I hope this helps [​IMG]
     
  8. JMarch

    JMarch Chillin' With My Peeps

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    Jan 20, 2010
    Louisiana
    We had an Ameracauna chick that hatched with that deformity last year- one eye, crossed beak, but ours had a huge bump on the top of it's head (we think that's where the other eye actually was but it was covered with skin and feathers). We were worried about how it would eat- but it did OK. Just give it a deep dish to scoop the food easier.

    Ours did fine although we think she was deaf also. She was a local celebrity for being a survivor- very sweet chicken who loved being carried and petted. Unfortunately a hawk took her away from us.
     
  9. SeaHen

    SeaHen Chillin' With My Peeps

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    Mar 14, 2009
    Springfield, OR
    I've been wondering about potential birth defects related to displaced air cells. I'm incubating some duck eggs that I rescued and believe they are due to hatch within the next few days. The air cell in one has persistently been on the side of the egg rather than the end, and it really looks like the duckling is being squished into a weird position because of it. I was prepared for the embryo to self-abort when I first candled the eggs and saw it, but it's still very active in there. My biggest concern is around it getting out of the shell alive; if it makes it that far we'll be grateful and deal with whatever we have to.

    Your chick is really cute.
     
  10. Redcatcher

    Redcatcher Chillin' With My Peeps

    May 7, 2010
    At My Desk!
    Quote:Nah you aren't being a smarty pants. If he doesn't have an eye, then it didn't form. I think you would have seen eye pushed out of the head or brain showing if the air cell had crowded him. He also has a deformity regarding his beak. I'm still leaning towards something genetic because by the picture I don't think he had an eye develop at all and on top of that he has a scissor beak both are deformities which leads back to the expression of the genetic code. There are also other factors that affect DNA but I'm not convinced that its air cell. I was really curious about this since I know there are more variables that affect egg development and being the science person that I am I had to go looking. [​IMG] Here is a link to an article on malpositions and deformities. http://edis.ifas.ufl.edu/vm095 . I found it pretty informative, while it doesn't exactly answer our question, it does shed light on a bunch of other possibilities why the DNA would be affected. Air itself cannot change the DNA, but if in transist it went through a change in temperature, or the birds didn't have a good diet, then mutations in the DNA could occur and the expression of that code is what we see when they hatch. Breeders that don't have enough protein in their diet would affect DNA, since DNA itself is made of protein.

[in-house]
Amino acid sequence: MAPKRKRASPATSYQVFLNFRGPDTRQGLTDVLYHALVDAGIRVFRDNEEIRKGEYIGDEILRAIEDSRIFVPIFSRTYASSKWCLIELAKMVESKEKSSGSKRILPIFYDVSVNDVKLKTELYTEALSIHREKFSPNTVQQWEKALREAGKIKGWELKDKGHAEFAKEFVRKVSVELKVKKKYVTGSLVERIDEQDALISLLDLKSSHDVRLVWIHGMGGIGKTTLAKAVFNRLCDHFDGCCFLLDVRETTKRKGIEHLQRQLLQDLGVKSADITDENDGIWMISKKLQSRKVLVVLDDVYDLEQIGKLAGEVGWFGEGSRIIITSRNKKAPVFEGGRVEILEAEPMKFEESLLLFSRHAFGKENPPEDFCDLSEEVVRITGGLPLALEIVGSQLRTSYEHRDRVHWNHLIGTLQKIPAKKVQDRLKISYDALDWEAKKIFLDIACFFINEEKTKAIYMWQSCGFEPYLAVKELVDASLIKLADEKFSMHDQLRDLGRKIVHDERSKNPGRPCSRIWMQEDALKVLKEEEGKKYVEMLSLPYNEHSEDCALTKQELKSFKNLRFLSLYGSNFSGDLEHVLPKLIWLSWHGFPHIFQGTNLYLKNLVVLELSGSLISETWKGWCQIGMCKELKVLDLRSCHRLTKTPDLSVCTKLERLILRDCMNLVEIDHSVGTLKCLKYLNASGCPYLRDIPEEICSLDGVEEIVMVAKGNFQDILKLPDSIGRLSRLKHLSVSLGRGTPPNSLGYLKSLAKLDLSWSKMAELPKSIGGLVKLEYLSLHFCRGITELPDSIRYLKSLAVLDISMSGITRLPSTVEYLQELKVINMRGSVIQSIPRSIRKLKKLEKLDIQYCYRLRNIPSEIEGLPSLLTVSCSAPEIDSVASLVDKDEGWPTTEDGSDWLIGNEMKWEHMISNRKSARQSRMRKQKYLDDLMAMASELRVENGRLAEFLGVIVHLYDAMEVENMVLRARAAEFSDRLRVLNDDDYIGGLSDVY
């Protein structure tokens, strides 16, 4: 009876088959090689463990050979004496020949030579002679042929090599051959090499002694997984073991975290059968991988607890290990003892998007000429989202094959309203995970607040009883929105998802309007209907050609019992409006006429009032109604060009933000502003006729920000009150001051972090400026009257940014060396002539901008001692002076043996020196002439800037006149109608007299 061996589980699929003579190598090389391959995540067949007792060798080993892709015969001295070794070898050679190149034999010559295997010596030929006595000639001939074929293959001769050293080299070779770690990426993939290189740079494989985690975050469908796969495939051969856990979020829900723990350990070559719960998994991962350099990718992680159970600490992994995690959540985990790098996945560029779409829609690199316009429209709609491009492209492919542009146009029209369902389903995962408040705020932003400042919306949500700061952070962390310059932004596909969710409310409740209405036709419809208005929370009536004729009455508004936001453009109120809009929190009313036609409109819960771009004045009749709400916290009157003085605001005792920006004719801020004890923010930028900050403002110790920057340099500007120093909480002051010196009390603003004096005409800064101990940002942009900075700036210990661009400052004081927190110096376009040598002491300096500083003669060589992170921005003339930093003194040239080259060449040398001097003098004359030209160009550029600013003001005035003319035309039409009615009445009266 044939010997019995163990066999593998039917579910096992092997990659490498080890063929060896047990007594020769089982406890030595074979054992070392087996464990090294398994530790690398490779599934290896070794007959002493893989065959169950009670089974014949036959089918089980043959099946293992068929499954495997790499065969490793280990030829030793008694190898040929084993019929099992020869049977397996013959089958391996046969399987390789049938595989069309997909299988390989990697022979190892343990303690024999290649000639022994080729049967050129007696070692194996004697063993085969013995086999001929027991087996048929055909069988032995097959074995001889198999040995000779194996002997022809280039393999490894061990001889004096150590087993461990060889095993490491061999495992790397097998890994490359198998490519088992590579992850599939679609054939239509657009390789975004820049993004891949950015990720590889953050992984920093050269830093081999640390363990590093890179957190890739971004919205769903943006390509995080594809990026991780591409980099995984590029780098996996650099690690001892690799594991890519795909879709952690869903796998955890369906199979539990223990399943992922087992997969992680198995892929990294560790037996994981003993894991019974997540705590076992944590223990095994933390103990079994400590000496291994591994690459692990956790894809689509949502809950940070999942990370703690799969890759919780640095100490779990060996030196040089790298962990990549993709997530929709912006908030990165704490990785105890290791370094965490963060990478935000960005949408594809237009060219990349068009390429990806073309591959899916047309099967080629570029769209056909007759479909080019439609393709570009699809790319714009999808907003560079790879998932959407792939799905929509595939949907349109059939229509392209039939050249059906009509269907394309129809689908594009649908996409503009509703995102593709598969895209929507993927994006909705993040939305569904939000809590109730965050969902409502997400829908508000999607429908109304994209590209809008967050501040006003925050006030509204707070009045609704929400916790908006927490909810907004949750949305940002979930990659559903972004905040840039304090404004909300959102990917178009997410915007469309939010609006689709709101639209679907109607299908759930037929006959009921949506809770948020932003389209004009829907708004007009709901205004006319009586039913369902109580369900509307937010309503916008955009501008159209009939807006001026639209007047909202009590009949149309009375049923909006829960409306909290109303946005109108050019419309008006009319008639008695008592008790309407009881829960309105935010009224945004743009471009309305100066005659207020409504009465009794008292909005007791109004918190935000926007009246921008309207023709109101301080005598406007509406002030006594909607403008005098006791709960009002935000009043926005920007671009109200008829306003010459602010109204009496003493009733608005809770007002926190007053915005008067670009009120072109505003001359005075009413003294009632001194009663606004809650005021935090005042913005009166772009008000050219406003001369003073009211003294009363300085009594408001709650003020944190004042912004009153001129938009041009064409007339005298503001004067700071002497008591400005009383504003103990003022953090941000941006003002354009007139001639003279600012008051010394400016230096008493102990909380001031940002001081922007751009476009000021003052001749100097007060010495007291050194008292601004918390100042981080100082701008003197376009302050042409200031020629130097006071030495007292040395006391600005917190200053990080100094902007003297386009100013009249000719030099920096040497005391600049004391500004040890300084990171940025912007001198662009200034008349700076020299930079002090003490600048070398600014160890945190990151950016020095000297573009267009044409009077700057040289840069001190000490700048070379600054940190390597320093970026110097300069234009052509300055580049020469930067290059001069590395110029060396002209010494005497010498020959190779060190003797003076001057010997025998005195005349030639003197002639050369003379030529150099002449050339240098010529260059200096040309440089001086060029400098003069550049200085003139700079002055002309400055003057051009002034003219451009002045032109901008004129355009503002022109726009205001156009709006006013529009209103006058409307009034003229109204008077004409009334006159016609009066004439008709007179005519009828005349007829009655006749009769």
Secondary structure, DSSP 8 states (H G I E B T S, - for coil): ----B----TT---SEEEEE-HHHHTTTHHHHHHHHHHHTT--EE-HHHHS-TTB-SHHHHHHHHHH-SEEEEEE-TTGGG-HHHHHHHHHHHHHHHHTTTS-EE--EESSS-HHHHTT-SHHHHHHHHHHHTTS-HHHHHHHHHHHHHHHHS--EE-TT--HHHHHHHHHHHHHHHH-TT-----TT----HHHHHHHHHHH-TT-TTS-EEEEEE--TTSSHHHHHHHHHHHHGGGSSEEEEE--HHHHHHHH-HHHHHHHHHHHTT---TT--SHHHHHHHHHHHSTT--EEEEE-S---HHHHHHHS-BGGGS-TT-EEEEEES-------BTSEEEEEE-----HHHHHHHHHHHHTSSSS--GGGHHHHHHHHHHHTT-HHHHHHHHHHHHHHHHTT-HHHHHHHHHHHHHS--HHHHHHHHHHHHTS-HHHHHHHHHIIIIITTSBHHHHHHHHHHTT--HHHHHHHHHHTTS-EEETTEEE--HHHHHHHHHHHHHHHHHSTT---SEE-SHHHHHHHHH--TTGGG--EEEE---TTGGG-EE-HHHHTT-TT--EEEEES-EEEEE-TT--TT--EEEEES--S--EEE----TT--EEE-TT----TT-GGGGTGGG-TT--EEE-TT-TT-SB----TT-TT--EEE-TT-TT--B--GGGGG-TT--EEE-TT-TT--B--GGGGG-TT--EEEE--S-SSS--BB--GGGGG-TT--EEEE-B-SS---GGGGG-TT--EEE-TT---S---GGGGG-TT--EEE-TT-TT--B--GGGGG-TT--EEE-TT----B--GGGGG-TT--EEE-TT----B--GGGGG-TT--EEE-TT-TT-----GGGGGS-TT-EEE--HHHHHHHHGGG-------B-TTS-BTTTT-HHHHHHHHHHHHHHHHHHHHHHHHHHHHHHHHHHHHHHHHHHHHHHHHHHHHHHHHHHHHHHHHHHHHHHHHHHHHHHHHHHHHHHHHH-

I hope this helps [​IMG]

    Yes, thank you for the link and explaining this. I learned a lot from it. His whole head looks like it was squished though. I will get a better photo of it tomorrow. The eye should have been there so it so maybe it is a combination of problems. Seahen, I hope your duckling makes it. You will probably have to assist it. Mine had no room to at all to move but found the air cell. But there is hope. My chick can hear and see well in the one eye and is starting to walk. I will remove the bandaid when I see him trying to eat or drink.